Finally, we can not speak of geometry (differential) without mentioning Riemann (19th century). Riemann laid the basis of the description of any geometry, that is, laid the basis for the way in which a geometry must be described in order to be able to do all that we have seen, to calculate its properties, objects, points, applications, functions … for it simply give a variety of elements and their coordinates in the reference system that we believe, and explain how the distance between them is calculated. The secret is that infinitely close points or varieties (we go as close as we want) are to be counted according to Euclidean geometry, closing the circle of calculations.
Differential geometry is very important because, because we can define new geometric spaces (for example, as we have seen, a sphere world, a world in a toroid -donut-, a moebius strip…) we can see, calculate, Of spaces of infinite dimensions (mathematically speaking). The practical example is that thanks to differential geometry Einstein was able to launch his theory of relativity by being based on a four-dimensional space with a particular topology and geometry or string theory to rely on hyperspace with its properties.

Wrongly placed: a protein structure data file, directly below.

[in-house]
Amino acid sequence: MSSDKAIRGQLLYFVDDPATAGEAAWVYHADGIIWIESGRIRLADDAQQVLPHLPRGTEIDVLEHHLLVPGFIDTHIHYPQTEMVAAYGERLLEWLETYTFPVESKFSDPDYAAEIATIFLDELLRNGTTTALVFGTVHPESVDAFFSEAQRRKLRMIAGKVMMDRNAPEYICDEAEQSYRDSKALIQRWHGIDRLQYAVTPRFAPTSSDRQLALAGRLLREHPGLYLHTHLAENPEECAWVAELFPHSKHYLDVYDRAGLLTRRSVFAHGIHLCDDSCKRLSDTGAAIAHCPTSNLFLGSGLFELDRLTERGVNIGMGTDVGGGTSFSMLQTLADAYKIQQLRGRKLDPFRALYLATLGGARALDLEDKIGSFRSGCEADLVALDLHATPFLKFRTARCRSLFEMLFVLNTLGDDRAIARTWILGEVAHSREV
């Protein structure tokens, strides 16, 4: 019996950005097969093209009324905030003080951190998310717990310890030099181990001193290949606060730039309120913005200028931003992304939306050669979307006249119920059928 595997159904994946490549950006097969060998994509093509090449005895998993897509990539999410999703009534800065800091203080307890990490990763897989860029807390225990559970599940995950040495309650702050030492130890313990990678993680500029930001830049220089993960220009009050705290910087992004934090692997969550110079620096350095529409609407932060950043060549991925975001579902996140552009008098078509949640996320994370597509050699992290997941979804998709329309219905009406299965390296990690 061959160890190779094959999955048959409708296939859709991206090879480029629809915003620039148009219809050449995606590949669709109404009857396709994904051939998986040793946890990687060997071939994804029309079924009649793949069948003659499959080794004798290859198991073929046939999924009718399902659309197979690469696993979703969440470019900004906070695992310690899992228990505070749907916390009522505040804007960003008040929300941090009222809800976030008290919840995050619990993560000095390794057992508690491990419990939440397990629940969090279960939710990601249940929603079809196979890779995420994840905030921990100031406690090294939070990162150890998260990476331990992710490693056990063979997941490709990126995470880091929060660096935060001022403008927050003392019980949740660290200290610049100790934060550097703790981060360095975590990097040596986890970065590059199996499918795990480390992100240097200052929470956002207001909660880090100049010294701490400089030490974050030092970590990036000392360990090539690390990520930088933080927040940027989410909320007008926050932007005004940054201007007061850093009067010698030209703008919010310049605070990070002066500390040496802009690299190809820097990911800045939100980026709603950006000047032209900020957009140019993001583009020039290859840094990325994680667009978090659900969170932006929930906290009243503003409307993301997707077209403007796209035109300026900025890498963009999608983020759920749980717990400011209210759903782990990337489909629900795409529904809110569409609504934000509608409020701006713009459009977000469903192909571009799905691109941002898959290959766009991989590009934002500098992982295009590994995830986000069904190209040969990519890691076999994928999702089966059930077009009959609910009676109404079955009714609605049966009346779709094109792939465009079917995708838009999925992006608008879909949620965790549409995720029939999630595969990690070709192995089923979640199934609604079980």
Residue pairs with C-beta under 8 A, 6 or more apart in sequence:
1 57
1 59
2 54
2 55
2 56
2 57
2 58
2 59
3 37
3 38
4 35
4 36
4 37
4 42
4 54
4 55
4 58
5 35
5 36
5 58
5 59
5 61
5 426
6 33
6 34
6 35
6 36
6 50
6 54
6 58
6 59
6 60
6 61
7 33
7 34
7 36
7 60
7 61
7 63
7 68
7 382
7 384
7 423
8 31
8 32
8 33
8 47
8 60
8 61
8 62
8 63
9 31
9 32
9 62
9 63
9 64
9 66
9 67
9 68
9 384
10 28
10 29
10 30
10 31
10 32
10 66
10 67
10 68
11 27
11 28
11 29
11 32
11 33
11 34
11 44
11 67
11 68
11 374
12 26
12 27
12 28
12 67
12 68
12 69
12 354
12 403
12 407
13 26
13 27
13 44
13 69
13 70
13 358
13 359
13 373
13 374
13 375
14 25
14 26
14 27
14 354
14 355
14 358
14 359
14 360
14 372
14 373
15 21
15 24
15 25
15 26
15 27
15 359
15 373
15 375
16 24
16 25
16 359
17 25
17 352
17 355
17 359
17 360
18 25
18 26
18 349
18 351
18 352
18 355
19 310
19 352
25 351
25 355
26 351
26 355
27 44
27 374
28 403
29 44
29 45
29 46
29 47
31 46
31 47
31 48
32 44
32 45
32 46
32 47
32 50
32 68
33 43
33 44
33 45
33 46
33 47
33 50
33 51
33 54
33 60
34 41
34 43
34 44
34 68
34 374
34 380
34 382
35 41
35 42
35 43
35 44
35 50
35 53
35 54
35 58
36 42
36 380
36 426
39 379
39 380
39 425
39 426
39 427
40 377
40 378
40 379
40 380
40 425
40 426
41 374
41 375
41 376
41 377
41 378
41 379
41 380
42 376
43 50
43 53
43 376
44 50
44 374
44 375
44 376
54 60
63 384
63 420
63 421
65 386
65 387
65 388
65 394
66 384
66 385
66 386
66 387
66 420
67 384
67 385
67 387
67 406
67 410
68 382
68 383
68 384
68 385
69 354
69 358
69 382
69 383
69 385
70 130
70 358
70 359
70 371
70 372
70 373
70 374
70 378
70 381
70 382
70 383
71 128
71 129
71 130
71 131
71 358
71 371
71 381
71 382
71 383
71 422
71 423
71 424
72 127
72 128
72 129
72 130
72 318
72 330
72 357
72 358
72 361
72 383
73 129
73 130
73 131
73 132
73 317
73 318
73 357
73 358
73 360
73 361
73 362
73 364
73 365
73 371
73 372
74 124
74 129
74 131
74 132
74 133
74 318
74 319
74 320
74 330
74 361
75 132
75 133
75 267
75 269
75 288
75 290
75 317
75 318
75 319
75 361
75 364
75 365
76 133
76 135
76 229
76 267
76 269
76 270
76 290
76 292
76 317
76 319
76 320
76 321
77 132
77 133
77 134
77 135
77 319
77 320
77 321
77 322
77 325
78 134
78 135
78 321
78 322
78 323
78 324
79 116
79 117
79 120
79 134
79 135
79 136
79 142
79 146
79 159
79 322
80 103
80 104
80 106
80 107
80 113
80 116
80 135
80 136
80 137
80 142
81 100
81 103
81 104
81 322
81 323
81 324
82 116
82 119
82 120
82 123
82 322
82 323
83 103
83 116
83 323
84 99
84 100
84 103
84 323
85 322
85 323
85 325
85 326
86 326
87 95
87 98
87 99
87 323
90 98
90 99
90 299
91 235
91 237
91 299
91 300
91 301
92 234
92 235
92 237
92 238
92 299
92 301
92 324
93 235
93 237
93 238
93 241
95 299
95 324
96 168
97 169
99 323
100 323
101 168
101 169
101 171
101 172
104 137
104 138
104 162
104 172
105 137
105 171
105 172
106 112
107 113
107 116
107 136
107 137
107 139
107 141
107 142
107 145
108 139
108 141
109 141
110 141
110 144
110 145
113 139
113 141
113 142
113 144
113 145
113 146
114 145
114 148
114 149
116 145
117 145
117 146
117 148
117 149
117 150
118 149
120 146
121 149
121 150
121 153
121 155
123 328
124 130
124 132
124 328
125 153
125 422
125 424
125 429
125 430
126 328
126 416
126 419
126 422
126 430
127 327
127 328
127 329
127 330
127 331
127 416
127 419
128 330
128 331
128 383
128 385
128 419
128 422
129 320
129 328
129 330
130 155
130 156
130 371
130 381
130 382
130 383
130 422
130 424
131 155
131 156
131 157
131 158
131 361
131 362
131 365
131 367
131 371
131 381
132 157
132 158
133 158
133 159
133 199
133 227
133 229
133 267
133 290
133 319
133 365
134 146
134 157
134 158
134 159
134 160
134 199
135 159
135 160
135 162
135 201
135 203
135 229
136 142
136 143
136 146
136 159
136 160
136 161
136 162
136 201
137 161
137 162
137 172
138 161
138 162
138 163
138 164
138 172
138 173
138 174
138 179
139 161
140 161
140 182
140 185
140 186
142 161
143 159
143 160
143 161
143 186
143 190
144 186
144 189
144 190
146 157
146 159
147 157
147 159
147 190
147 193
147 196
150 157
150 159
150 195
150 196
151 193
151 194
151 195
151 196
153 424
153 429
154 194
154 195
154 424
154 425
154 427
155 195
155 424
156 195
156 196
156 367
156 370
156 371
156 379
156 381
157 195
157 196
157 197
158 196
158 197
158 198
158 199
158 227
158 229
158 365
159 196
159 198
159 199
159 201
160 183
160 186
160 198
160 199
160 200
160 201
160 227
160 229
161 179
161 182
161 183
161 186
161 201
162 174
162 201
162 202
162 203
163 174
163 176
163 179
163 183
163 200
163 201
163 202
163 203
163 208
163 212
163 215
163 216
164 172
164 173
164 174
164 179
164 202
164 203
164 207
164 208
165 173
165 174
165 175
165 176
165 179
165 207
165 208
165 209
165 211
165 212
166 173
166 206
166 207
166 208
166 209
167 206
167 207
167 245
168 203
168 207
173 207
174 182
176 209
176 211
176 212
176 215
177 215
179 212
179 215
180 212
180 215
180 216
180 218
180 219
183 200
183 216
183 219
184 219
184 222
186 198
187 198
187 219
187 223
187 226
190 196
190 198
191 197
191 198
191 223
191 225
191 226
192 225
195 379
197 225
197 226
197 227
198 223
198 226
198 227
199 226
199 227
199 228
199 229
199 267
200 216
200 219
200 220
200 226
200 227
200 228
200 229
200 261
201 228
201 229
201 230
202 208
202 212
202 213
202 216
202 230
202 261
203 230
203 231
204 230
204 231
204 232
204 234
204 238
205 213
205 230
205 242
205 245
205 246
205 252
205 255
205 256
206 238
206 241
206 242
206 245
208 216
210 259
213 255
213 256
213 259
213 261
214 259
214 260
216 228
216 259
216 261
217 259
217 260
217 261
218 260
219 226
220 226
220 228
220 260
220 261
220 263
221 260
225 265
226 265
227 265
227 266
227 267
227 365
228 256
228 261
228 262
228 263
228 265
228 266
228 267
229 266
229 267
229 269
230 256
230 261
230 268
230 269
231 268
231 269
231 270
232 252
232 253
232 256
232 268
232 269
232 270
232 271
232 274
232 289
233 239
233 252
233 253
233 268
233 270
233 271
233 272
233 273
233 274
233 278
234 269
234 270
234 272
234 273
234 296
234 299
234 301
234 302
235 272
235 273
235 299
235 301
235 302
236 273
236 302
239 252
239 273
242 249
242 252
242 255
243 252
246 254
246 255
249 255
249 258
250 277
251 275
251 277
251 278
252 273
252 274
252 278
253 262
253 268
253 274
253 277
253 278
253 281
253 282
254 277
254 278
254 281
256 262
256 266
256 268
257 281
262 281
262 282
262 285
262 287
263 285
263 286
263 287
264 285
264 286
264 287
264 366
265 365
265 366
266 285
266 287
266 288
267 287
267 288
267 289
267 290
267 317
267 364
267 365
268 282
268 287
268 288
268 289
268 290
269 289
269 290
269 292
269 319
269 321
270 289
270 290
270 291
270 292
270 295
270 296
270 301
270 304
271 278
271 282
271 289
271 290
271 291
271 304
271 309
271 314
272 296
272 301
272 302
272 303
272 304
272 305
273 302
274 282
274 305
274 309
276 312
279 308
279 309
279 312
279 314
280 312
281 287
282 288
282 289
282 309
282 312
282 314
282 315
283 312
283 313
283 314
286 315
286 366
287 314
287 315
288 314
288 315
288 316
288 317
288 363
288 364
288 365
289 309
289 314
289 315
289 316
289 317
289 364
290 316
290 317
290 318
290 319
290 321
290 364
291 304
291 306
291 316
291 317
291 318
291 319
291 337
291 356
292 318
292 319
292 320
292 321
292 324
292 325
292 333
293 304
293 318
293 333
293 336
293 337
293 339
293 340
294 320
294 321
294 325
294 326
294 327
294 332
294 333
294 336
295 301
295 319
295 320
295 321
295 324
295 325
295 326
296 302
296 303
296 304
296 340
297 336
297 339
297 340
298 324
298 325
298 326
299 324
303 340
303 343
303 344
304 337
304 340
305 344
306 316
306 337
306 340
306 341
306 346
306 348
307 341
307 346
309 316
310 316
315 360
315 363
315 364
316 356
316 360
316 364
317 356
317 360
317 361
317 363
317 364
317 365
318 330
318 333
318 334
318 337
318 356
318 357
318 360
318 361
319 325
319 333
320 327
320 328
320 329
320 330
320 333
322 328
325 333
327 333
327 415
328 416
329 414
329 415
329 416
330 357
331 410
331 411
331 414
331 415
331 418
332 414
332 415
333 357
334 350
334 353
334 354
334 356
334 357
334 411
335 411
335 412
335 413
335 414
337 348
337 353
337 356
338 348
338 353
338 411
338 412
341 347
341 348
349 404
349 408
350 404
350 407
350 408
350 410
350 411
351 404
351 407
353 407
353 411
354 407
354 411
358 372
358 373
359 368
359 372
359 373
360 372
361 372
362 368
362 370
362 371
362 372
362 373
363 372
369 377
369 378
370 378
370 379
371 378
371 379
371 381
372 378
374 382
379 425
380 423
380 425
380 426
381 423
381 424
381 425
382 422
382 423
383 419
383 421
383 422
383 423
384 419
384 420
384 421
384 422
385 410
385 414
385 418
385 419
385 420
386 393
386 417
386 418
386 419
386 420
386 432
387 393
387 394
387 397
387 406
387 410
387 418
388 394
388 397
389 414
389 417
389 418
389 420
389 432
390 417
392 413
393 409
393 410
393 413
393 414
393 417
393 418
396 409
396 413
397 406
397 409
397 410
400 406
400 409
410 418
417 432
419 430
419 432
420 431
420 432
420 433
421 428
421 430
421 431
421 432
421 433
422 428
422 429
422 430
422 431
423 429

Differential geometry helps people of science to create new spaces that are better adapted to reality so that calculations can be simpler and results, therefore, easier to understand at the same time as they can be “transferred” To more complex but understandable forms for the people of the street. And the heroes of whom I have spoken have been, in part, the creators of the necessary bases to be able to carry it out with rigor.
It is a very hard discipline as it requires having an open mind and imagination so that it helps to mentally represent different topological spaces that we are accustomed to see all day.